This is the oldest branch of Insurance and is closely linked to the practice of Bottomry which has been referred to in the ancient records of Babylonians and the code of Hammurabi way back in B.C.2250. Manufacturers of goods advanced their material to traders who gave them receipts for the materials and a rate of interest was agreed upon. If the trader was robbed during the journey, he would be freed from the debt but if he came back, he would pay both the value of the materials and the interest.
The first known Marine Insurance agreement was executed in Genoa on 13/10/1347 and marine Insurance was legally regulated in 1369 there.
What Marine Insurance means - A contract of marine insurance is an agreement whereby the insurer undertakes to indemnify the insured, in the manner and to the extent thereby agreed, against transit losses, that is to say losses incidental to transit. A contract of marine insurance may, by its express terms or by usage of trade, be extended so as to protect the insured against losses on inland waters or any land risk which may be incidental to any sea voyage.
In simple words the marine insurance includes
- Cargo insurance which provides insurance cover in respect of loss of or damage to goods during transit by rail, road, sea or air. Thus cargo insurance concerns the following:
- Export and import shipments by ocean-going vessels of all types
- Coastal shipments by steamers, sailing vessels, mechanized boats, etc.
- Shipments by inland vessels or country craft
- Consignments by rail, road, or air and articles sent by post.
- Hull insurance which is concerned with the insurance of ships (hull, machinery, etc.). This is a highly technical subject and is not dealt in this module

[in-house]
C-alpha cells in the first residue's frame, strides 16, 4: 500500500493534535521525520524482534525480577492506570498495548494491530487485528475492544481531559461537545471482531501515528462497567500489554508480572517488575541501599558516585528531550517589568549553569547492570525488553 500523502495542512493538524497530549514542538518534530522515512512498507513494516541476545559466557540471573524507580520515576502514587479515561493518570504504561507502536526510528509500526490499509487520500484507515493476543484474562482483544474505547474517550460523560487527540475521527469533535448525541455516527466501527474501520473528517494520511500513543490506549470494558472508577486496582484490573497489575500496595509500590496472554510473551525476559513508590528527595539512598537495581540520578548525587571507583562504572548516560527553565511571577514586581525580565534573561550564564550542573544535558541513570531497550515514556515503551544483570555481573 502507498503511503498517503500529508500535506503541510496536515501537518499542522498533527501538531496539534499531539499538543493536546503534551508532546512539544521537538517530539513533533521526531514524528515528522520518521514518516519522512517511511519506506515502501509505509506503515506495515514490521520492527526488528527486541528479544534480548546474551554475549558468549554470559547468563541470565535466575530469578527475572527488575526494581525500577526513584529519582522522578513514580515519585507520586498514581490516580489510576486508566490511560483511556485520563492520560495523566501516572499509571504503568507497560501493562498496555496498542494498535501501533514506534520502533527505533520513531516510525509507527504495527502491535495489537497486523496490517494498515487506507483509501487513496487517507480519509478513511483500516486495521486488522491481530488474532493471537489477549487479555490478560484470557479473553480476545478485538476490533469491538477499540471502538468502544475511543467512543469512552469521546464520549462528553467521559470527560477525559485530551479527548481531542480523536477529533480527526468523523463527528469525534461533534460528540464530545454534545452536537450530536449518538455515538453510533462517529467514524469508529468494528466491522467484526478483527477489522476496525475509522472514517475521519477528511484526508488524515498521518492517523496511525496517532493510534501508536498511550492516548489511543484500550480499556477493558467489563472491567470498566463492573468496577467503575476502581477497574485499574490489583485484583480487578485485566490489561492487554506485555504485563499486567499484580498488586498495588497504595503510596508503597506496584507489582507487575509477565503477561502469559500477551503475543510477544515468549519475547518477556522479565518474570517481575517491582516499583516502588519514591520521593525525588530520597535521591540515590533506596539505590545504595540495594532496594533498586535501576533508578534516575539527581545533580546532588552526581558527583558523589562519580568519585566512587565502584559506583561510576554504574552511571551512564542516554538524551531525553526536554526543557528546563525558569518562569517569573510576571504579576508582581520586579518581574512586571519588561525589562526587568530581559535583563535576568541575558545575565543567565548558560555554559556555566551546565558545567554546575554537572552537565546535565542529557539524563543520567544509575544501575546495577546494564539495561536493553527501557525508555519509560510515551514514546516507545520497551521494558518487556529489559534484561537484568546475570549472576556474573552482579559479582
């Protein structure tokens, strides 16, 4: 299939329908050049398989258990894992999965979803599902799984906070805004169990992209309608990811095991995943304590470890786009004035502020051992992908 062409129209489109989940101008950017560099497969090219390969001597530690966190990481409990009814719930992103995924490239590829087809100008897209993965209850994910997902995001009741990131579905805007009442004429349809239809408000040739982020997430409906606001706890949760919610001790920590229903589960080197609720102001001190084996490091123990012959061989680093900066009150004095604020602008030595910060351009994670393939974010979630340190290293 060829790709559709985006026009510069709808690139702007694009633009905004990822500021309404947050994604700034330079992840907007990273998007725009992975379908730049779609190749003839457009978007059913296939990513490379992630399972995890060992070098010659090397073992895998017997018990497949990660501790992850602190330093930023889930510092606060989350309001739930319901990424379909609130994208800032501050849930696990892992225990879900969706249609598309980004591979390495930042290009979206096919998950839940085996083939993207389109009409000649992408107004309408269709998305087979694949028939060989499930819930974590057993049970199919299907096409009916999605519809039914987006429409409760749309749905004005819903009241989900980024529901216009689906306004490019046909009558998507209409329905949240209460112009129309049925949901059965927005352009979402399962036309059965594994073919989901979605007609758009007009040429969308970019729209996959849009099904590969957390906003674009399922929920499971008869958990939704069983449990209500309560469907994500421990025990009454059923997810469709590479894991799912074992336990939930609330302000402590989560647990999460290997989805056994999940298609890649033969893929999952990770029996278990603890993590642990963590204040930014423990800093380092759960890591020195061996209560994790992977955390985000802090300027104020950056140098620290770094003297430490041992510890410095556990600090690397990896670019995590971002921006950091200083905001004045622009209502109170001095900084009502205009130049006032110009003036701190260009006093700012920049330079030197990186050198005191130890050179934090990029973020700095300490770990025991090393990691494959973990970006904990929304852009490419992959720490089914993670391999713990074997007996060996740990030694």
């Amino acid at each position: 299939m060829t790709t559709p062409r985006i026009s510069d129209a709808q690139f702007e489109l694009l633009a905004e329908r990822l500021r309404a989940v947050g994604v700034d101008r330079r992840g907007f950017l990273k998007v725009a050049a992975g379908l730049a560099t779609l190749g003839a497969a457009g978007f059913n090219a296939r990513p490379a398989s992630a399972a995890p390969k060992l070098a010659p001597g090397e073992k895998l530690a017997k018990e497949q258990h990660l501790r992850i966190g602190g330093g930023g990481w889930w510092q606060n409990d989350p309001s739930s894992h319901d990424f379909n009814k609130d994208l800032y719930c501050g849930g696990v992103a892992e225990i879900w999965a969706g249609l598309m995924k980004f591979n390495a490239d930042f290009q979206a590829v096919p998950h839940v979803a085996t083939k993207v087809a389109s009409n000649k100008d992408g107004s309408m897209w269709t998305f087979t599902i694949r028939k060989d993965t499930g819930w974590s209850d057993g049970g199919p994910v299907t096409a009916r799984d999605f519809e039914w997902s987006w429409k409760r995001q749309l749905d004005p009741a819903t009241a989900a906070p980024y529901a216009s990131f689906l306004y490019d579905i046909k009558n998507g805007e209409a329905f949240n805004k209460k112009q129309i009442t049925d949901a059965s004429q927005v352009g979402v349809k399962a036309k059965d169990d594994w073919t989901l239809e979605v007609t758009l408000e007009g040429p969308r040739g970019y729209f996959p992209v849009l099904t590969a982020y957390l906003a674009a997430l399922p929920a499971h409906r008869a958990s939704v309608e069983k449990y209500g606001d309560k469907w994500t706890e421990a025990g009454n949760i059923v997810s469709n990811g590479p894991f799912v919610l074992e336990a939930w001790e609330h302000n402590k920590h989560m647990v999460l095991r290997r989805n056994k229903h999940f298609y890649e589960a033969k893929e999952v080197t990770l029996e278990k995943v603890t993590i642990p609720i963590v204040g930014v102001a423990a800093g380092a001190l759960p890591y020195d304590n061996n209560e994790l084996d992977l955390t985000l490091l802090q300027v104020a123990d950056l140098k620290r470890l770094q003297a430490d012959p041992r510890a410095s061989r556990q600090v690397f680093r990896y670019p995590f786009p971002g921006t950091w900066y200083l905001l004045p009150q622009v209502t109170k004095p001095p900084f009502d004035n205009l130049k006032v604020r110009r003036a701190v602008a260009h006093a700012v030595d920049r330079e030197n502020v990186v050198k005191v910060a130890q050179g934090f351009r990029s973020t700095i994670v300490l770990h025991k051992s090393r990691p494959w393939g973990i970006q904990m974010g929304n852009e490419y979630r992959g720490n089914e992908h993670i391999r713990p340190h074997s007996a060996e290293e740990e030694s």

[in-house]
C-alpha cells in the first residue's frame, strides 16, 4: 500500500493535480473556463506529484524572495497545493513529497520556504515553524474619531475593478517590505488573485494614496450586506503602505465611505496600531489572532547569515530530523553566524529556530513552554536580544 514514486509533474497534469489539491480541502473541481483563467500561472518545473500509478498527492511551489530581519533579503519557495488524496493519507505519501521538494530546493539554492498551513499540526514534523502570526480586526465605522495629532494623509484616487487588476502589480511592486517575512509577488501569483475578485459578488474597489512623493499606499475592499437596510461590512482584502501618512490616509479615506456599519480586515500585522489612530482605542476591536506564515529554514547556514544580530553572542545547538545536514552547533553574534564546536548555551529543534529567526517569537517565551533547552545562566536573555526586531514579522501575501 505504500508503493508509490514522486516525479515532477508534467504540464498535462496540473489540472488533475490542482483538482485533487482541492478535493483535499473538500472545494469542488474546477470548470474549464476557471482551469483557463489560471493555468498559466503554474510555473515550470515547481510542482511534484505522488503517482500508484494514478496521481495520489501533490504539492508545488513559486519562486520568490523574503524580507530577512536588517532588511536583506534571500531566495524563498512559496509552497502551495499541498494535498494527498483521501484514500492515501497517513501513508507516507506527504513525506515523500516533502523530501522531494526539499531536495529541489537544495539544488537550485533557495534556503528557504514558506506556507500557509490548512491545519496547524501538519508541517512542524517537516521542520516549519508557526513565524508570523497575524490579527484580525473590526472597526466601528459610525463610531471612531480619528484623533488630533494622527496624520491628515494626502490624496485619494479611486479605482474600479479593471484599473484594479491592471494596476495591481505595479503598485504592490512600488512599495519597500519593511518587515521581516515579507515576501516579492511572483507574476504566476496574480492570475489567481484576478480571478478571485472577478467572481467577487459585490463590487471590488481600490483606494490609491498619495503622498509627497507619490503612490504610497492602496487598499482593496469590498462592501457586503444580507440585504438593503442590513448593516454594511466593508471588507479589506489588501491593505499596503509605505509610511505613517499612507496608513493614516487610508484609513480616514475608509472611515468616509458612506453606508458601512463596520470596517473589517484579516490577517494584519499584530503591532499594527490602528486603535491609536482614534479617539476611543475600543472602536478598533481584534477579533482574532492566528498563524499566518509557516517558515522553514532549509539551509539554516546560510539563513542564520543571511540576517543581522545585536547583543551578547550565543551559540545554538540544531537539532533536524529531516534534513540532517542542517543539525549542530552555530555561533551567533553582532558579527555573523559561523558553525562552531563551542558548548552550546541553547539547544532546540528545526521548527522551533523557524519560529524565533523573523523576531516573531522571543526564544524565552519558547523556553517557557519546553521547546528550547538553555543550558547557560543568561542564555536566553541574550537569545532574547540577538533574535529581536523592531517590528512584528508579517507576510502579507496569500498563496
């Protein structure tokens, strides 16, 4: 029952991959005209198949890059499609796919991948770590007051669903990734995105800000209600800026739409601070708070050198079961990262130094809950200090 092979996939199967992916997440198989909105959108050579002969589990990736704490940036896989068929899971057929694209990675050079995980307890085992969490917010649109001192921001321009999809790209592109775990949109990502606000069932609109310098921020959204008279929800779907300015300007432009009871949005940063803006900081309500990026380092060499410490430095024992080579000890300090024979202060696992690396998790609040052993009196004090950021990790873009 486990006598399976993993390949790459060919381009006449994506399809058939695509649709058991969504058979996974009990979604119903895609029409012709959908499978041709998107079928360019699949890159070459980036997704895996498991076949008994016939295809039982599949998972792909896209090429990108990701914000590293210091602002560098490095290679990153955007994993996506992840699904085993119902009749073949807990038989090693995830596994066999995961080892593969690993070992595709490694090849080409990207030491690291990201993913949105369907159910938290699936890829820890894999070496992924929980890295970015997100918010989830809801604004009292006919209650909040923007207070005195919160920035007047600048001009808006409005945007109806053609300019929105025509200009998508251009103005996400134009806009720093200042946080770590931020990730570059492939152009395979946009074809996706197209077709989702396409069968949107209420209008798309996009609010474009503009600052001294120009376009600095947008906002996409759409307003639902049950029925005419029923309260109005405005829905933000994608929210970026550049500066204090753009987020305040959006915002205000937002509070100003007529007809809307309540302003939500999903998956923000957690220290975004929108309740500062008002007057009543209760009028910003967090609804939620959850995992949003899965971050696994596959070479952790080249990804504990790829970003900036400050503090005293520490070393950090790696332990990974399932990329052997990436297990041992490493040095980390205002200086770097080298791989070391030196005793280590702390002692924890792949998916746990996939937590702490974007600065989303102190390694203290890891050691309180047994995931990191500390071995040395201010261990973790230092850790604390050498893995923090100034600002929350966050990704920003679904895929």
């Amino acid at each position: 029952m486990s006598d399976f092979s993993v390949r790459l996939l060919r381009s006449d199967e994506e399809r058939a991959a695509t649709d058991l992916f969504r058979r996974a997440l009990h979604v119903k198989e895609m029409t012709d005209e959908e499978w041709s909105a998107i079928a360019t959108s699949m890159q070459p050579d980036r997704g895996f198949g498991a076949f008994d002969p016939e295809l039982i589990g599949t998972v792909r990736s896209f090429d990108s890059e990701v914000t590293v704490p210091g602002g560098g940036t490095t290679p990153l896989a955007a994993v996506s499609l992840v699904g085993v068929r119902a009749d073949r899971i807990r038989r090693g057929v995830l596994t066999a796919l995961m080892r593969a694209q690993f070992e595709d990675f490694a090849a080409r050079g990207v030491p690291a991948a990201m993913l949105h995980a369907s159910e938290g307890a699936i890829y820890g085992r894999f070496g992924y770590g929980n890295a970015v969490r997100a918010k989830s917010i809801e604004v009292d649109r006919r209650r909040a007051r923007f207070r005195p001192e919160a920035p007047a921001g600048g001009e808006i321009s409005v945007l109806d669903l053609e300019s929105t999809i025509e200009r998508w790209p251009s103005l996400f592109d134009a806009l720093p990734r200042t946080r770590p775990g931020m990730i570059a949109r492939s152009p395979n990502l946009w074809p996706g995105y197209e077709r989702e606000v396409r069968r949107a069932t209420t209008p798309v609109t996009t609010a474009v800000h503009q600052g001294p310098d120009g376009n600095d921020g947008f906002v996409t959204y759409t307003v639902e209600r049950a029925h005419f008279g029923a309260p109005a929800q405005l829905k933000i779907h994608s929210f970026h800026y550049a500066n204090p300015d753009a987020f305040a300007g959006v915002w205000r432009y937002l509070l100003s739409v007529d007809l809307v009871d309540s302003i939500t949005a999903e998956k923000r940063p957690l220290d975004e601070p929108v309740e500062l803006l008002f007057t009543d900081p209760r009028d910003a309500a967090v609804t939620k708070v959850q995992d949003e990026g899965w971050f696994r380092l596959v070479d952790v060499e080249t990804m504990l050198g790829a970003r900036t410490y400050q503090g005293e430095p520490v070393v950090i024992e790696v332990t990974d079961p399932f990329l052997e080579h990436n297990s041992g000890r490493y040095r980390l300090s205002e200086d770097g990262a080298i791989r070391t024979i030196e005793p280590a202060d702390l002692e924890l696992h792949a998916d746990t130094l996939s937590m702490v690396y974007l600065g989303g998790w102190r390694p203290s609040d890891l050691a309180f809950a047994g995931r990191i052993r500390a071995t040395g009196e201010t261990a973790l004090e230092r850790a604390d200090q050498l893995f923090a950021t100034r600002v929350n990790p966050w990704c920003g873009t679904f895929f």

Features of Marine Insurance
- Offer & Acceptance
- Payment of premium
- Contract of Indemnity
- Utmost good faith
- Insurable Interest.
- Period of marine Insurance
- Deliberate Act
|Type of contract||Responsibility for insurance|
|Free on Board
|The seller is responsible till the goods are placed on board the steamer. The buyer is responsible thereafter. He can get the insurance done wherever he likes.|
|Free on Rail
|The provisions are the same as in above. This is mainly relevant to internal transactions.|
|Cost and Freight
|Here also, the buyer's responsibility normally attaches once the goods are placed on board. He has to take care of the insurance from that point onwards.|
|Cost, Insurance & Freight
|In this case, the seller is responsible for arranging the insurance upto destination. He includes the premium charge as part of the cost of goods in the sale invoice.|
Practice in International trade
The normal practice in export /import trade is for the exporter to ask the importer to open a letter of credit with a bank in favour of the exporter. As and when the goods are ready for shipment by the exporter, he hands over the documents of title to the bank and gets the bill of exchange drawn by him on the importer, discounted with the bank. In this process, the goods which are the subject of the sale are considered by the bank as physical security against the monies advanced by it to the exporter. A further security by way of an insurance policy is also required by the bank to protect its interests in the event of the goods suffering loss or damage in transit, in which case the importer may not make the payment. The terms and conditions of insurance are specified in the letter of credit. For export/import policies, the-Institute Cargo Clauses (I.C.C.) are used. These clauses are drafted by the Institute of London Underwriters (ILU) and are used by insurance companies in a majority of countries including India.
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